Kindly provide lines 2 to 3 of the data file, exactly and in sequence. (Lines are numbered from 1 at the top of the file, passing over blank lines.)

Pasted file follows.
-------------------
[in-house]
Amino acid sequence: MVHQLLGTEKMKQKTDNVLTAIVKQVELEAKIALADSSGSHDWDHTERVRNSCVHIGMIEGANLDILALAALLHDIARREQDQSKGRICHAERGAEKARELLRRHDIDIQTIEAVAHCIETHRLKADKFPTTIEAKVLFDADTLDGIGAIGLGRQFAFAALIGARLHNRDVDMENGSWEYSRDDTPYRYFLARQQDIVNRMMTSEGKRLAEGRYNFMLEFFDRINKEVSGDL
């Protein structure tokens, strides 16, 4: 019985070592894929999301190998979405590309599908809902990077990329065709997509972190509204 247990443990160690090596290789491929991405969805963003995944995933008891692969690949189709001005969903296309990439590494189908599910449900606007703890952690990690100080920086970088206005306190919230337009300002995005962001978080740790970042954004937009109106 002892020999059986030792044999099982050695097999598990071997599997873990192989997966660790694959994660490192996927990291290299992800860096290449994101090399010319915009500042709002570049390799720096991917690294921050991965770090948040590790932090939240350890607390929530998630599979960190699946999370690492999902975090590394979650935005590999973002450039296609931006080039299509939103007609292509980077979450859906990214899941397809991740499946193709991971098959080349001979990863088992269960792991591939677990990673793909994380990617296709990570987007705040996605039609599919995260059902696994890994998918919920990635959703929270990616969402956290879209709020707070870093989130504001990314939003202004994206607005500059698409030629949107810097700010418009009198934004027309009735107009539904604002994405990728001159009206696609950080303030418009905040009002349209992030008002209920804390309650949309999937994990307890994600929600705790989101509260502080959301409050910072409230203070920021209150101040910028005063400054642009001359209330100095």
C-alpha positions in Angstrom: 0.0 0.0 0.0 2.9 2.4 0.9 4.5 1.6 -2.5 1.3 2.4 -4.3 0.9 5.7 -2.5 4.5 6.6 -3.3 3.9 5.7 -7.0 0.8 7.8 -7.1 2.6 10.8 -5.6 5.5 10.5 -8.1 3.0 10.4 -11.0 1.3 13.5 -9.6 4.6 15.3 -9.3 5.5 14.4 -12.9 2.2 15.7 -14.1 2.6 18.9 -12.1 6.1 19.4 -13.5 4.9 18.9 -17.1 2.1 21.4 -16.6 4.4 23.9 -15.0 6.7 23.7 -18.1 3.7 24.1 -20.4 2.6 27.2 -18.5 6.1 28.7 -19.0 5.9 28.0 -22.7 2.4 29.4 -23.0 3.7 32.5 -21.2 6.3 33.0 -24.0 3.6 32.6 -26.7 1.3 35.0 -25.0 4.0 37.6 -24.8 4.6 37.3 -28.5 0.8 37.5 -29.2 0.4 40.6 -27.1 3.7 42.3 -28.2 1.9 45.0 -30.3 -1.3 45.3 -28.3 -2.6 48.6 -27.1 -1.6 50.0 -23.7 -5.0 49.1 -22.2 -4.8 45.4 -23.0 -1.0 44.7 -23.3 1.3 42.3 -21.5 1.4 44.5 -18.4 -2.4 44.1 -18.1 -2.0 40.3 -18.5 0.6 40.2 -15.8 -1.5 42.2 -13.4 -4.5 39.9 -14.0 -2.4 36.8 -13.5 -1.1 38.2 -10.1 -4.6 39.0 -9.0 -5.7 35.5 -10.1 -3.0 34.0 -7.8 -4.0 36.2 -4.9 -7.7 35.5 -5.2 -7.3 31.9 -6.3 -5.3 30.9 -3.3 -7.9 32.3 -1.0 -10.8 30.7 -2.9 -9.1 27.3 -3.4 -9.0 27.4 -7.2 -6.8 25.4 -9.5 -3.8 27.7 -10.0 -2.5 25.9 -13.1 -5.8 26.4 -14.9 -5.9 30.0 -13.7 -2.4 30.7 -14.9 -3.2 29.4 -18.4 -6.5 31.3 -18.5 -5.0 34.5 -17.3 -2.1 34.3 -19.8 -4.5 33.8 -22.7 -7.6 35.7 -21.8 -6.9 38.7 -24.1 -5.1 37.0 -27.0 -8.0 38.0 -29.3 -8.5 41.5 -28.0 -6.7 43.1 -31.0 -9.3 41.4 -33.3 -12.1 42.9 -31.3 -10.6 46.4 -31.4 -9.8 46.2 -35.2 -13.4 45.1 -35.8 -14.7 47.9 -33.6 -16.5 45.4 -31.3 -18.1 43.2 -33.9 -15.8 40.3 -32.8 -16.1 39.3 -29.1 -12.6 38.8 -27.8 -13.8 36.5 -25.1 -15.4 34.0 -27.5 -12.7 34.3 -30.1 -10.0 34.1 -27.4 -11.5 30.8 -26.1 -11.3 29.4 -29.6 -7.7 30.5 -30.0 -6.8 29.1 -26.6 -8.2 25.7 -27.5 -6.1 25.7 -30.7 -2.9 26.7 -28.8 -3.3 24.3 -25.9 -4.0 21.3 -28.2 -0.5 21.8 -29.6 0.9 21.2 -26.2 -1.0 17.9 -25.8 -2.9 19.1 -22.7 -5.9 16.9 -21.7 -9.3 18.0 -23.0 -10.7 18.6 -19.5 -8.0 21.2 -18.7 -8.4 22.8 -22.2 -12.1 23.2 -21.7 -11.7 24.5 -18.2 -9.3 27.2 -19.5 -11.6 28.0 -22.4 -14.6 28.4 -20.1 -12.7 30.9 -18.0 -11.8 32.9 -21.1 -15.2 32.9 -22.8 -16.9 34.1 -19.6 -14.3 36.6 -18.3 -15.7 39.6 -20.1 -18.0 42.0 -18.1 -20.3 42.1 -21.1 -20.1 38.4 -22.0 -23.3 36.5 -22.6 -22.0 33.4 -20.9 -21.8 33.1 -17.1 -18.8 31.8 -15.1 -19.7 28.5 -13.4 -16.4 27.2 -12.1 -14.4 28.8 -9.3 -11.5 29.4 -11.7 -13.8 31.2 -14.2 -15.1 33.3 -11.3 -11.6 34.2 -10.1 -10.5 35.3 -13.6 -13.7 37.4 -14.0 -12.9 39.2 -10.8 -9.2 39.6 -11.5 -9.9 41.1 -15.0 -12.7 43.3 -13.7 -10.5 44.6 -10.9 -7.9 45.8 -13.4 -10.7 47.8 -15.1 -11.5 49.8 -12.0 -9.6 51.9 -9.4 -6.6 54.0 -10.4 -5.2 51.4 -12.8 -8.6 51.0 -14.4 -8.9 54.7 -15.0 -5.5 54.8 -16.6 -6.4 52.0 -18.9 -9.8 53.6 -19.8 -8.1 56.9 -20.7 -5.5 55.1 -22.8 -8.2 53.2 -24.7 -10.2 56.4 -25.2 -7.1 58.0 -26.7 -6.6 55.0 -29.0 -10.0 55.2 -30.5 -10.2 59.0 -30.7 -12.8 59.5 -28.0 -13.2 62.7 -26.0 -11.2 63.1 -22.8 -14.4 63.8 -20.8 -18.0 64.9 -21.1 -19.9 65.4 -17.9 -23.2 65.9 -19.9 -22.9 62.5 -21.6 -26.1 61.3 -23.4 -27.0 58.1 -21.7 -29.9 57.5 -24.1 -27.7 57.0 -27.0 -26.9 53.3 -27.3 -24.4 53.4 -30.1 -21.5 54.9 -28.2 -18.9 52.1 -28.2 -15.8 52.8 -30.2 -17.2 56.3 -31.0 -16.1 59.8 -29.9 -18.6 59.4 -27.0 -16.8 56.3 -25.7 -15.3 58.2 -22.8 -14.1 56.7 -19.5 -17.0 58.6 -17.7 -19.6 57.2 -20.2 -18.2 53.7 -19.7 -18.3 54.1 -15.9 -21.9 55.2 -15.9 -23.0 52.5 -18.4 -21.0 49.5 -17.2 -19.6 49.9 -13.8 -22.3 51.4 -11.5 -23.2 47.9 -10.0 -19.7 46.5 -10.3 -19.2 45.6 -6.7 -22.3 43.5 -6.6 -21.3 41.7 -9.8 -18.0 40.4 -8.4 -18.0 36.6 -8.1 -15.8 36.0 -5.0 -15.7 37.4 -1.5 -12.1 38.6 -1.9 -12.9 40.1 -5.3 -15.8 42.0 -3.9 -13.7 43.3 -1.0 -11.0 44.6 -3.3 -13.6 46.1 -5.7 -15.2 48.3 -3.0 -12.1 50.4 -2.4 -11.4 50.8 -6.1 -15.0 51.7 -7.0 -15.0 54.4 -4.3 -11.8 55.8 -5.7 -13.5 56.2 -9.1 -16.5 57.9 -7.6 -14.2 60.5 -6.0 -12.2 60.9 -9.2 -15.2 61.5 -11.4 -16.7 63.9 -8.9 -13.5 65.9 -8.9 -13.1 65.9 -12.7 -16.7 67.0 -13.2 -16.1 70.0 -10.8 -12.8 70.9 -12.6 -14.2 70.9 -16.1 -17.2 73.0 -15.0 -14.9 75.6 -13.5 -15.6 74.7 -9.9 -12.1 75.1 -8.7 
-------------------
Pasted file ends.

Amino acid sequence: MVHQLLGTEKMKQKTDNVLTAIVKQVELEAKIALADSSGSHDWDHTERVRNSCVHIGMIEGANLDILALAALLHDIARREQDQSKGRICHAERGAEKARELLRRHDIDIQTIEAVAHCIETHRLKADKFPTTIEAKVLFDADTLDGIGAIGLGRQFAFAALIGARLHNRDVDMENGSWEYSRDDTPYRYFLARQQDIVNRMMTSEGKRLAEGRYNFMLEFFDRINKEVSGDL
């Protein structure tokens, strides 16, 4: 019985070592894929999301190998979405590309599908809902990077990329065709997509972190509204 247990443990160690090596290789491929991405969805963003995944995933008891692969690949189709001005969903296309990439590494189908599910449900606007703890952690990690100080920086970088206005306190919230337009300002995005962001978080740790970042954004937009109106 002892020999059986030792044999099982050695097999598990071997599997873990192989997966660790694959994660490192996927990291290299992800860096290449994101090399010319915009500042709002570049390799720096991917690294921050991965770090948040590790932090939240350890607390929530998630599979960190699946999370690492999902975090590394979650935005590999973002450039296609931006080039299509939103007609292509980077979450859906990214899941397809991740499946193709991971098959080349001979990863088992269960792991591939677990990673793909994380990617296709990570987007705040996605039609599919995260059902696994890994998918919920990635959703929270990616969402956290879209709020707070870093989130504001990314939003202004994206607005500059698409030629949107810097700010418009009198934004027309009735107009539904604002994405990728001159009206696609950080303030418009905040009002349209992030008002209920804390309650949309999937994990307890994600929600705790989101509260502080959301409050910072409230203070920021209150101040910028005063400054642009001359209330100095």